The last book I bought was David Foster Wallace’s The Pale King. I’m only about 80 pages in, but so far it’s a terrific read. For me, it seems to be just a book, but recent research suggests it may be much, much more.
In a recent paper in the Journal of Personality and Social Psychology, psychologists Geoff Kaufman and Lisa Libby claim that the books we read can transform our personalities and redefine our perspectives. Their research centers on the process of “experience-taking,” or the idea that when people read they “[assume] the identity of a character in a written narrative and [simulate] that character’s subjective experience while immersed in the world of the story.” So what’s the big deal? Immersion in literature is as old as literature itself. How does this change anything?
The new insight in Kaufman and Libby’s research is what happens when we put the book down. According to Kaufman:
Experience-taking can dramatically affect the beliefs and behaviors of readers once they emerge from the narrative world…People who report higher levels of experience-taking are subsequently more likely to adjust their behavior to align with the character’s and to describe themselves as having the same personality traits displayed by a character.
There are some limits on what experience-taking can do. It’s not as if we can just pick up a stack of Sherlock Holmes to become wittier or a handful of Kerouac to be more free-spirited. Experience-taking is nuanced and relies on a number of factors. The research shows that reading in a room with mirrors limits experience-taking. So does reading about out-group individuals; Kaufman and Libby showed that experience-taking was reduced when heterosexual white men read about African-American or homosexual characters. What might be most disheartening for the would-be experience-taker is their lack of choice in the matter:
Moreover, we have discovered that experience-taking is by and large an unintentional and unconscious process, rather than an effortful and volitional one. In fact, when people are instructed to take the perspective of a character in a story, they actually report lower levels of experience-taking compared with readers who are not so instructed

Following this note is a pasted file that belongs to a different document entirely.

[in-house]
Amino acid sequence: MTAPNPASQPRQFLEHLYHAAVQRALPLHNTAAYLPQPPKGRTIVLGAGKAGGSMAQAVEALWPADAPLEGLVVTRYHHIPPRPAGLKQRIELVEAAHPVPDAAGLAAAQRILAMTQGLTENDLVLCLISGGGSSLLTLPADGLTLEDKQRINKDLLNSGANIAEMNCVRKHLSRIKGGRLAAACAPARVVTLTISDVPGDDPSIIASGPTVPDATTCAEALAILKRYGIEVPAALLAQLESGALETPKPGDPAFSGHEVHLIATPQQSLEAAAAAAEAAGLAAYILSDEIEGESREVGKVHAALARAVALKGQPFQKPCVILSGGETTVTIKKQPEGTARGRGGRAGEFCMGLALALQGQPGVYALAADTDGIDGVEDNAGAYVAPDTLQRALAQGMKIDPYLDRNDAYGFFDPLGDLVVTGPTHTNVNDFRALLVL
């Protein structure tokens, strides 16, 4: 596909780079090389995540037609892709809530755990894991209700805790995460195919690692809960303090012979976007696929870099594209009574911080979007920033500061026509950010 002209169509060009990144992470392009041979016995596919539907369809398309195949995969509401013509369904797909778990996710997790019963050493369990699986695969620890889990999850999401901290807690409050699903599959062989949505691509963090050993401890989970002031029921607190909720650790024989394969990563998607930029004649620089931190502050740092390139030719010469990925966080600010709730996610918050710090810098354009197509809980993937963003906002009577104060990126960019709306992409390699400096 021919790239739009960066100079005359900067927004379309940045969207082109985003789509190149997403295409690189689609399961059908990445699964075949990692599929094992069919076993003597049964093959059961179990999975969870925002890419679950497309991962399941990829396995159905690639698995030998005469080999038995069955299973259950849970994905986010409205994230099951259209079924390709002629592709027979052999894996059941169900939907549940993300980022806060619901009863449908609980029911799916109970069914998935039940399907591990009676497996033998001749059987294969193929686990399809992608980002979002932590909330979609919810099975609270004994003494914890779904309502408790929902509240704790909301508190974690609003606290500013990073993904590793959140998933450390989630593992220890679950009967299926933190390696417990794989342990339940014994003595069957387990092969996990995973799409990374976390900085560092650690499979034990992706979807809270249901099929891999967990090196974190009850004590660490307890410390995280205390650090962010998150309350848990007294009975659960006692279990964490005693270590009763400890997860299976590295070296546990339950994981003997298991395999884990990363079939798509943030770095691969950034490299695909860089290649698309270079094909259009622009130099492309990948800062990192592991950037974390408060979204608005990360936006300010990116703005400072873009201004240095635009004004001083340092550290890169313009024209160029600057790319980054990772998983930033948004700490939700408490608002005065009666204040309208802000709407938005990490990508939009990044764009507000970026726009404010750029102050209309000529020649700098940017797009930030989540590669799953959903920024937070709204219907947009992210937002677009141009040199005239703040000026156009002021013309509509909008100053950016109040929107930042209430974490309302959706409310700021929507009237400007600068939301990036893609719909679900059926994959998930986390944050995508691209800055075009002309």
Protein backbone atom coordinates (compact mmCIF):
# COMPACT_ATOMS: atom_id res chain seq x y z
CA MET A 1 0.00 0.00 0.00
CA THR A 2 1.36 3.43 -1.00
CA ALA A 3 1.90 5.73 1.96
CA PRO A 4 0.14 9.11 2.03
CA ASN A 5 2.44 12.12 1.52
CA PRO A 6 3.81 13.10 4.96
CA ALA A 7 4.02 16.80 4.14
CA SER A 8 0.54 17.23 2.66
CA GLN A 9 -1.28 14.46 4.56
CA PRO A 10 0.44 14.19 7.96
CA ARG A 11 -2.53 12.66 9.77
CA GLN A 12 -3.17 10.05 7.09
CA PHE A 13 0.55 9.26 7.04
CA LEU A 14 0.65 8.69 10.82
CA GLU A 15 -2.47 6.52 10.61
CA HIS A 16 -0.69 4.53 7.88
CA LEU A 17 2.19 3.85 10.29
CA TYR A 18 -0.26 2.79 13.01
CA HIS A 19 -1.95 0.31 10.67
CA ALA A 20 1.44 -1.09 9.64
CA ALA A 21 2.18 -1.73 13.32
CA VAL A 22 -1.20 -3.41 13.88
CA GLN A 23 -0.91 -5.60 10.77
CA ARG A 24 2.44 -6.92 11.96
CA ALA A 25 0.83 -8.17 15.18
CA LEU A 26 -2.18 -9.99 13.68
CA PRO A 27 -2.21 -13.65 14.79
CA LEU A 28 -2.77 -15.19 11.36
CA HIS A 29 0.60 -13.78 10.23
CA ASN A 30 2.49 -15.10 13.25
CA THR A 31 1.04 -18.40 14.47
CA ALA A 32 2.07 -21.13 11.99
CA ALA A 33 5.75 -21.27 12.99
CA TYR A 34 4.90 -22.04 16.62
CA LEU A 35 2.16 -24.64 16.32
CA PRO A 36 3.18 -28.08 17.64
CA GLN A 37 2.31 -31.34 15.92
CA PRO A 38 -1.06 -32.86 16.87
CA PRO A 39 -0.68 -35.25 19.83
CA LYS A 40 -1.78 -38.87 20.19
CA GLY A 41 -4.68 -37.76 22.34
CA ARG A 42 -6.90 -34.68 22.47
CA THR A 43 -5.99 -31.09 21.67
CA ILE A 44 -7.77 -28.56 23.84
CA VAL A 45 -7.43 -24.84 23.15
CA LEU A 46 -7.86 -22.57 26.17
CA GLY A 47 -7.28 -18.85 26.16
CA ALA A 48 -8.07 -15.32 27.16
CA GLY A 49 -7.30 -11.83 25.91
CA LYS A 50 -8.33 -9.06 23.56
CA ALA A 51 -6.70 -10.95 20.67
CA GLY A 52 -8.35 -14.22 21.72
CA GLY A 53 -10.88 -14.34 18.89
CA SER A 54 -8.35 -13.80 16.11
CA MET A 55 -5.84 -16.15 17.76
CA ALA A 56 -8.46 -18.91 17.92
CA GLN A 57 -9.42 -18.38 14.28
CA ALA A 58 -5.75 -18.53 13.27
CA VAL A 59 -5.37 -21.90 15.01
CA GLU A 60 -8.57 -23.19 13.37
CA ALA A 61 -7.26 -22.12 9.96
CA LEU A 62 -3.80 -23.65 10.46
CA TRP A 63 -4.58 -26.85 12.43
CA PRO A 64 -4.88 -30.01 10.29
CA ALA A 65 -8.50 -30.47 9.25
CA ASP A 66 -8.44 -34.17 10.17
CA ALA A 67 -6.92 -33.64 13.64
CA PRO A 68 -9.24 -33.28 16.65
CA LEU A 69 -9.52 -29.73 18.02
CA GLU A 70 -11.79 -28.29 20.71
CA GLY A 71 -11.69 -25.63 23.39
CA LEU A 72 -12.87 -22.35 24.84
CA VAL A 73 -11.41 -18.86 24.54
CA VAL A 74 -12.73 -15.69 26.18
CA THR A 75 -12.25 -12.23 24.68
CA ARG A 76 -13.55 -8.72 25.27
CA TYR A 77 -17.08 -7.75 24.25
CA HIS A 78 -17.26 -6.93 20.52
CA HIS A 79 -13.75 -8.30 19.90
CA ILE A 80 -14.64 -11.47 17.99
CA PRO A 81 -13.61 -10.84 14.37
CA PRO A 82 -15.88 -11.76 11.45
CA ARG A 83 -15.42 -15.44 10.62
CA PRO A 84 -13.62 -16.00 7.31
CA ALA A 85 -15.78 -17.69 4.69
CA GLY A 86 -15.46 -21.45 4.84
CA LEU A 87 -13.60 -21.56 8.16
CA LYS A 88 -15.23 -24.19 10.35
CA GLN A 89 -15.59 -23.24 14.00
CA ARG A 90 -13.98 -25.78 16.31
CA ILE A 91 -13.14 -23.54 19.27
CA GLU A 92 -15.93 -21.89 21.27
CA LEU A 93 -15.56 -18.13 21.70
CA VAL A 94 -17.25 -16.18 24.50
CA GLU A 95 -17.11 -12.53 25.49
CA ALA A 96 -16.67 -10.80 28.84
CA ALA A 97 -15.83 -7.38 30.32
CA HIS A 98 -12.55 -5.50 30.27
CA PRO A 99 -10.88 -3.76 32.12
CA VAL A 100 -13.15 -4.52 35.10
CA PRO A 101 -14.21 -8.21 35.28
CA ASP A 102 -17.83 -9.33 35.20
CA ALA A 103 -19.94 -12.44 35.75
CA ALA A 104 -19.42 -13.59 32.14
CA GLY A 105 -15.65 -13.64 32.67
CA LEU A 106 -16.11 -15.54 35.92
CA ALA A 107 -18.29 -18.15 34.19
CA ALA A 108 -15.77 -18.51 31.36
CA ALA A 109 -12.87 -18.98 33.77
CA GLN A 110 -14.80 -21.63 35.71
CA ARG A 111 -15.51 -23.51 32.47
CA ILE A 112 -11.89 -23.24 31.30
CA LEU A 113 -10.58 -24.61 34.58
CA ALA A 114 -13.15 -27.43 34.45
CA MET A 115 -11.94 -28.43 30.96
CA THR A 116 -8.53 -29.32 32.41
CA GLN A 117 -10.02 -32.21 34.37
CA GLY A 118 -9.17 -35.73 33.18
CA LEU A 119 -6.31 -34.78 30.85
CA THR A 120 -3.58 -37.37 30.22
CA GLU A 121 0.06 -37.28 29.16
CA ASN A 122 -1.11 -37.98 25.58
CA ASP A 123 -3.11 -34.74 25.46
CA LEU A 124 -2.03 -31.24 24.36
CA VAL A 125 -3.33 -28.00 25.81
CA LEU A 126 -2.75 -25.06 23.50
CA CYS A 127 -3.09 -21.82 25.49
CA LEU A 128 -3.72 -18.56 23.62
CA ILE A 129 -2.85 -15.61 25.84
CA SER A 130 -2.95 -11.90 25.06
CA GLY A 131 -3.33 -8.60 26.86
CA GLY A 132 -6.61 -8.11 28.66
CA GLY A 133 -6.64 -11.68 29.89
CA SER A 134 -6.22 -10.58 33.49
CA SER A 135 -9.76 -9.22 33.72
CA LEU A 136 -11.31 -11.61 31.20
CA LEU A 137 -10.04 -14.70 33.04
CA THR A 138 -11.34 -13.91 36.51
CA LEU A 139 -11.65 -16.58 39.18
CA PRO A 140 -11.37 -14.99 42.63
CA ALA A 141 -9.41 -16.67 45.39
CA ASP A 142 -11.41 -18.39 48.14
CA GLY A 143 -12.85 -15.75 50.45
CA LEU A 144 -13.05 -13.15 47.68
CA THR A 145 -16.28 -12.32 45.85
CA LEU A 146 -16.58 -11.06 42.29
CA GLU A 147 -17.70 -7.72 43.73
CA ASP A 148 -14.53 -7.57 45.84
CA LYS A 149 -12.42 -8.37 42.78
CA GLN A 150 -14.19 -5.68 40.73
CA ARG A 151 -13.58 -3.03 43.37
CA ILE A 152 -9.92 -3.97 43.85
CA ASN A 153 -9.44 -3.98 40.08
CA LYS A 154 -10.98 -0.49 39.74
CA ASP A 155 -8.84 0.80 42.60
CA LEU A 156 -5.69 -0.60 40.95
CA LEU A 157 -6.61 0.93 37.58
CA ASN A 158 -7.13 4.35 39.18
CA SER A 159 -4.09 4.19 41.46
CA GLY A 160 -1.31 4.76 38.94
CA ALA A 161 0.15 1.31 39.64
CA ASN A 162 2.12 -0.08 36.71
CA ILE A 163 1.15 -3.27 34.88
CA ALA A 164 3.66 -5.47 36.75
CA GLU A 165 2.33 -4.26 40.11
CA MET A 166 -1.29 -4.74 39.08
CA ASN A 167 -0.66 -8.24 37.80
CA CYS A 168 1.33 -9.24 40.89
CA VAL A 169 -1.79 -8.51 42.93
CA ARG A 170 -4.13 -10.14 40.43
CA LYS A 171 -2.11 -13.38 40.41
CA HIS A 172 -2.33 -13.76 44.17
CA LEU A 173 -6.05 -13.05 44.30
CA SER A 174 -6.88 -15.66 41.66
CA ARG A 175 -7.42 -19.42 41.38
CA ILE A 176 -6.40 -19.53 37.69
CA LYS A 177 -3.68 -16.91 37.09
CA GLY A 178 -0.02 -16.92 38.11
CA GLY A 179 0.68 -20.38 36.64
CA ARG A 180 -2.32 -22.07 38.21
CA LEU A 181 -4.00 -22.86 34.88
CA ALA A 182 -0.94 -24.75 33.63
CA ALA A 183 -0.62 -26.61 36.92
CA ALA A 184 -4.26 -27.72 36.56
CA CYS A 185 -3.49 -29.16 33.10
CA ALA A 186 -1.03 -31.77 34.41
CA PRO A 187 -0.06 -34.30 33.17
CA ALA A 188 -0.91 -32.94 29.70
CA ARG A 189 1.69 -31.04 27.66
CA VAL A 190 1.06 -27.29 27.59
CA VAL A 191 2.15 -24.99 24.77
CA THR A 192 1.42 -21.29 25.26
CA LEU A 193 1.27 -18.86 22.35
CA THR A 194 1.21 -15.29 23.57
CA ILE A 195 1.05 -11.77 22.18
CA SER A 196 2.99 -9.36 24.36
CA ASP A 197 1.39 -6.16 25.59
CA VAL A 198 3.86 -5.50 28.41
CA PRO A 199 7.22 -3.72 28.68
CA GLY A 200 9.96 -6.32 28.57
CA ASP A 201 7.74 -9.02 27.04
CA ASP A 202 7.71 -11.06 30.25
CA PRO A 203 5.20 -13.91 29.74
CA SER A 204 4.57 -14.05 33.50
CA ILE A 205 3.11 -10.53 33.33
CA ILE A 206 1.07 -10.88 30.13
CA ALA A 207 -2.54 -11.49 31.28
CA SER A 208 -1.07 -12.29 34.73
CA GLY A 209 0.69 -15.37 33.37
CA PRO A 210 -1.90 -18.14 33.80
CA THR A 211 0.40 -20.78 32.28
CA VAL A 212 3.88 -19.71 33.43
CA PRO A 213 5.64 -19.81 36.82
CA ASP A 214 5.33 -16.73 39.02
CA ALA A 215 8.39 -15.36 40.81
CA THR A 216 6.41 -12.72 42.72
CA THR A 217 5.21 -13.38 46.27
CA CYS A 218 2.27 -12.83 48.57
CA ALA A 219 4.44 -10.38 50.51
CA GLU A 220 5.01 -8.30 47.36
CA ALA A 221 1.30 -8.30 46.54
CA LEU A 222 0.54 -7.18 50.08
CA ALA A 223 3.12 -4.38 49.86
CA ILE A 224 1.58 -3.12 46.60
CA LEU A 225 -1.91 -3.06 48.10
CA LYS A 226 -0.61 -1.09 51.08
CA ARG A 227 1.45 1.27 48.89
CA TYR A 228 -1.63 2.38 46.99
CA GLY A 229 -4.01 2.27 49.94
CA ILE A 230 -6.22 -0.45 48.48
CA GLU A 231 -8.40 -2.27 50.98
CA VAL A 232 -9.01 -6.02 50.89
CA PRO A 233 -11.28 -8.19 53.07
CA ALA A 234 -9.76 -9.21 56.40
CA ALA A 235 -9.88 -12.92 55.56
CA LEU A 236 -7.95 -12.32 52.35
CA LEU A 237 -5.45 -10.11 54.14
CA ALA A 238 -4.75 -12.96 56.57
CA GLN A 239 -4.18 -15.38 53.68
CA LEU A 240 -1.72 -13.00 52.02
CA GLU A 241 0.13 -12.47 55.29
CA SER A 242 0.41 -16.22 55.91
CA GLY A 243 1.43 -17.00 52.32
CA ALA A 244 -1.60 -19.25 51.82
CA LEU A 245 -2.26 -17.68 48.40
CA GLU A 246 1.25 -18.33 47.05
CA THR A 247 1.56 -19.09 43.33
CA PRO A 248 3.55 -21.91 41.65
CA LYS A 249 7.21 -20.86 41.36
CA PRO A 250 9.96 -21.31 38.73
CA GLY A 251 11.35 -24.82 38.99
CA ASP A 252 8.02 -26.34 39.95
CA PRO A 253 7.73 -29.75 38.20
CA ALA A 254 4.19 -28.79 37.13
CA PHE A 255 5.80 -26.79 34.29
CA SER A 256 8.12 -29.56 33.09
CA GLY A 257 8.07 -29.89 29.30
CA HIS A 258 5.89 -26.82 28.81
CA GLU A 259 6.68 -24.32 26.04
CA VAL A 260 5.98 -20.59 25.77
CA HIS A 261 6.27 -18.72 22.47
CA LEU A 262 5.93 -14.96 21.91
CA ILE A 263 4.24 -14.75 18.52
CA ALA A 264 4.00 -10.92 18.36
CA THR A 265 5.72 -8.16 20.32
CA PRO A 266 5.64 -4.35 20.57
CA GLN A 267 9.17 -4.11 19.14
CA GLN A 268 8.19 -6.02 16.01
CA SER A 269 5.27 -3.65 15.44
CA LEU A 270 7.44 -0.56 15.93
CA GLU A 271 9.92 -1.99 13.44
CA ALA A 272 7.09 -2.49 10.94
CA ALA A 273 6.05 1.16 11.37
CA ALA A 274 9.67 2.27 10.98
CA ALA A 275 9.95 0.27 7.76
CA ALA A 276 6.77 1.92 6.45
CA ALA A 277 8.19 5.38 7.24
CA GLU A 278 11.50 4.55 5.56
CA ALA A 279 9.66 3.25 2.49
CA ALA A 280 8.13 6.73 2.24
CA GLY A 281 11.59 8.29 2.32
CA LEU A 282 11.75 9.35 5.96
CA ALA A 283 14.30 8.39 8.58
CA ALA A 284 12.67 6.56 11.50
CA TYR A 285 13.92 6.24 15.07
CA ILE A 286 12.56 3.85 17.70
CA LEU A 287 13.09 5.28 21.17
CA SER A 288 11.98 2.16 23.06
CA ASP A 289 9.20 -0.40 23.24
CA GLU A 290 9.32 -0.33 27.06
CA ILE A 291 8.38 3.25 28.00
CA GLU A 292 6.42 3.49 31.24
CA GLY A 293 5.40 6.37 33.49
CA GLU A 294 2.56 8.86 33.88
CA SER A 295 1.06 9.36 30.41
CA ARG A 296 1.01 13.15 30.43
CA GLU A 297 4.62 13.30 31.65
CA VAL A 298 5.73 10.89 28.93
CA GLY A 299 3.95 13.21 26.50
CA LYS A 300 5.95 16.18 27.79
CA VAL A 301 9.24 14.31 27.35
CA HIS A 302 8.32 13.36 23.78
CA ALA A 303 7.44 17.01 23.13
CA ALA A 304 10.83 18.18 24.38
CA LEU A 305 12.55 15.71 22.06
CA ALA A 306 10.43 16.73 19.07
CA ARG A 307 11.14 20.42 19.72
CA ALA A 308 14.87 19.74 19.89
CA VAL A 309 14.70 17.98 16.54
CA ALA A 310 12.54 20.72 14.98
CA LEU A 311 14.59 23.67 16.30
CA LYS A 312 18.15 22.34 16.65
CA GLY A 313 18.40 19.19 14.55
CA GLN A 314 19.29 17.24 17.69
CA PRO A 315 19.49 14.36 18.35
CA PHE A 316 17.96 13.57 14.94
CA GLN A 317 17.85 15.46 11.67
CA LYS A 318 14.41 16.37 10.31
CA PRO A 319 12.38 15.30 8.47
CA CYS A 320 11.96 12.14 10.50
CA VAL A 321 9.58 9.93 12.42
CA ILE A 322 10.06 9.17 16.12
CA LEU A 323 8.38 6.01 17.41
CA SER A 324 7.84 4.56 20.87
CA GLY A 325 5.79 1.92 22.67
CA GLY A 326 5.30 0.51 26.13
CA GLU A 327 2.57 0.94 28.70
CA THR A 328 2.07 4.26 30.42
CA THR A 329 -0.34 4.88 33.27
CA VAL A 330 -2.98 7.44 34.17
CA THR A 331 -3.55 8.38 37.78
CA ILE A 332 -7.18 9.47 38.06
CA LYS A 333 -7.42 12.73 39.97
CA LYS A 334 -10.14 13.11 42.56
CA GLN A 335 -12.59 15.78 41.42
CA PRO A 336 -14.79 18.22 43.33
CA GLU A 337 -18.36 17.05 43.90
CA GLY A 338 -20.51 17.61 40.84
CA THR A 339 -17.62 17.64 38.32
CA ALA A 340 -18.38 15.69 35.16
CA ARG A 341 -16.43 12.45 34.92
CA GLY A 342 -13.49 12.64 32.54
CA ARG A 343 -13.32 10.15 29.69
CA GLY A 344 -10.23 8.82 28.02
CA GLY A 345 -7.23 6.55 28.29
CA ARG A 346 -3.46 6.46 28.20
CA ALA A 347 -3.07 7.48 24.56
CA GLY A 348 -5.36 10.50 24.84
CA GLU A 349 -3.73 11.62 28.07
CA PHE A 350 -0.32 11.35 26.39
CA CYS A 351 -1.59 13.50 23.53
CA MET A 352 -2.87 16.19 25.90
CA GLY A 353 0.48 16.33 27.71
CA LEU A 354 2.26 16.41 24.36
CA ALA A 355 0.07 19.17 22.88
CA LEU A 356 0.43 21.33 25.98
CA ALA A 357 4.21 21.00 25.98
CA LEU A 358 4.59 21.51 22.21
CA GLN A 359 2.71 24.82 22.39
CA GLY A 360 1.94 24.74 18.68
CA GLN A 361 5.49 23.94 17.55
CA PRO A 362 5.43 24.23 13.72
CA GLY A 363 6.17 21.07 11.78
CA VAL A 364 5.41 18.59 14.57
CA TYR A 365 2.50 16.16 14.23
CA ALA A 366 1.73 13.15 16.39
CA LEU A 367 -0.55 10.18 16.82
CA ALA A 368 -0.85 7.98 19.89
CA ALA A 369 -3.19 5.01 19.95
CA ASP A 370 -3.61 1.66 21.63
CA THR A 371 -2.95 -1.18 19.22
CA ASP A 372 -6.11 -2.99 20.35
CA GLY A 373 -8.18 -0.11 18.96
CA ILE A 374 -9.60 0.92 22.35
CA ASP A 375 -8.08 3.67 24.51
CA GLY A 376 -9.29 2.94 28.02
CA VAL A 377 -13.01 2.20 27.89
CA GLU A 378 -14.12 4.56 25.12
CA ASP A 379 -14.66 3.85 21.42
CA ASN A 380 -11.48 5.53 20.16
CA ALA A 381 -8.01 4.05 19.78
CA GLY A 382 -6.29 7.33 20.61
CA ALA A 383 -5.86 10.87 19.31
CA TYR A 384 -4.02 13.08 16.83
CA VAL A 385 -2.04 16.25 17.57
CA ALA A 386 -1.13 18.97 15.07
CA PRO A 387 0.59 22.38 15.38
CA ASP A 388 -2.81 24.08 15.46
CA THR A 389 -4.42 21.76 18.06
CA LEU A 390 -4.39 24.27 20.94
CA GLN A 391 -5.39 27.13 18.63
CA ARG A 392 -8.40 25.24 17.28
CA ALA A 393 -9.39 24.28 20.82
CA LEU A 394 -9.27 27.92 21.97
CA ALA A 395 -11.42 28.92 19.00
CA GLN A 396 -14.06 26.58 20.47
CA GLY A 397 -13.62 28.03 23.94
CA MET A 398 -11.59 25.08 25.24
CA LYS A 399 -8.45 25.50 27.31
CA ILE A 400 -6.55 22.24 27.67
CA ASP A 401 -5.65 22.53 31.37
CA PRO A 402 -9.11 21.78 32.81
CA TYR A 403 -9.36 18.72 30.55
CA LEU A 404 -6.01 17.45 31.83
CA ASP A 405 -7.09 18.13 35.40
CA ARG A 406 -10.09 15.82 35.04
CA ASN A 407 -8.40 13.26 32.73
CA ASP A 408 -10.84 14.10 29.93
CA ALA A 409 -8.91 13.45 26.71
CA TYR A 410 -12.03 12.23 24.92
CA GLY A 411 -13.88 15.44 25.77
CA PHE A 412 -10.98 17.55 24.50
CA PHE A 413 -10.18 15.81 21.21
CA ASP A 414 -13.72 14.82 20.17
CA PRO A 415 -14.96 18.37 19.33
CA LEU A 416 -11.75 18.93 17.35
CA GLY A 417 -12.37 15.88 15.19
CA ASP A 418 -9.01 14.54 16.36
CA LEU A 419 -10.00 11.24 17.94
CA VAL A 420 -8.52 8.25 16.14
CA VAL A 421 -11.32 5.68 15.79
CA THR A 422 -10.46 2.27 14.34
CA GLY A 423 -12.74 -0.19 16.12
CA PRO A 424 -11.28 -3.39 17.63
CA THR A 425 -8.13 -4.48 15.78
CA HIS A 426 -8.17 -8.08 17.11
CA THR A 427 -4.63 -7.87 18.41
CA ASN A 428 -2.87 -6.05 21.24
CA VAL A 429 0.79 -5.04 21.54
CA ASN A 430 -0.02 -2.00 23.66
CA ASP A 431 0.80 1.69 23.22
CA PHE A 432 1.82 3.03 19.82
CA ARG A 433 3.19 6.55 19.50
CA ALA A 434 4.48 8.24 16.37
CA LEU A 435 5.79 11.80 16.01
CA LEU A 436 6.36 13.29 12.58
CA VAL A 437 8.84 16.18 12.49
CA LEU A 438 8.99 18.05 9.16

Immersion is most successful when we do it subconsciously. Any additional effort can sabotage the process. Kaufman has stated that he believes experience-taking is less commonplace in other media; it’s the act of reading itself that grants new perspective. It may be true that other forms of media influence our views less, but a mounting body of research shows that the media choices we make are still a reflection of who we are.
A 2009 University of Cambridge study showed that “sample groups of subjects regularly make the same assumptions about people’s personalities, values, social class and even their ethnicity, based on their musical preferences.” Furthermore, these assumptions are often carried over into how we describe ourselves to others. Says Dr. Jason Rentfrow, who led the study, “The participants who liked the classical and jazz clips rated themselves as being more creative and open.”
Another recent study charted connections between video game choice, personality traits, and academic performance. As might be expected, those who played a wider selection of games rated higher in Openness (a psychological term used to describe curiosity, creativity, and desire to broaden experience) than those who stuck to a few specific games.
The world of marketing is full of these studies; advertisers everywhere want to know what we read, play, watch, and most importantly buy. Mindset Media researches television viewers and has drawn several conclusions:
Creative people are 41% more likely to watch “Mad Men” than less creative people…Off-color cartoon comedy “Family Guy” draws an audience of rule breakers or rebels who are 61% more likely to watch the show…Traditionalists are 21% more likely to watch Dancing With The Stars.
Mindset Media quantifies what countless other studies have shown. We choose our media for the way it reflects the values we embrace and lets us connect with other people that share these values. Maybe The Pale King is just a book. Or maybe, combined with all the other media I consume on a daily basis, it paints a much broader portrait than anyone ever realized.
Michael Ferguson studies architecture at the University of Cincinnati. As an amateur singer and ukulele-player, his life is filled with musical exploration and being “that guy.” His musical tastes are informed primarily by rainy Saturday afternoons and a keen ear for so-upbeat-you-wanna-vomit twee pop. In his free time he pretends to understand philosophy, sketches buildings, drinks overly bitter tea, and wishes he read more.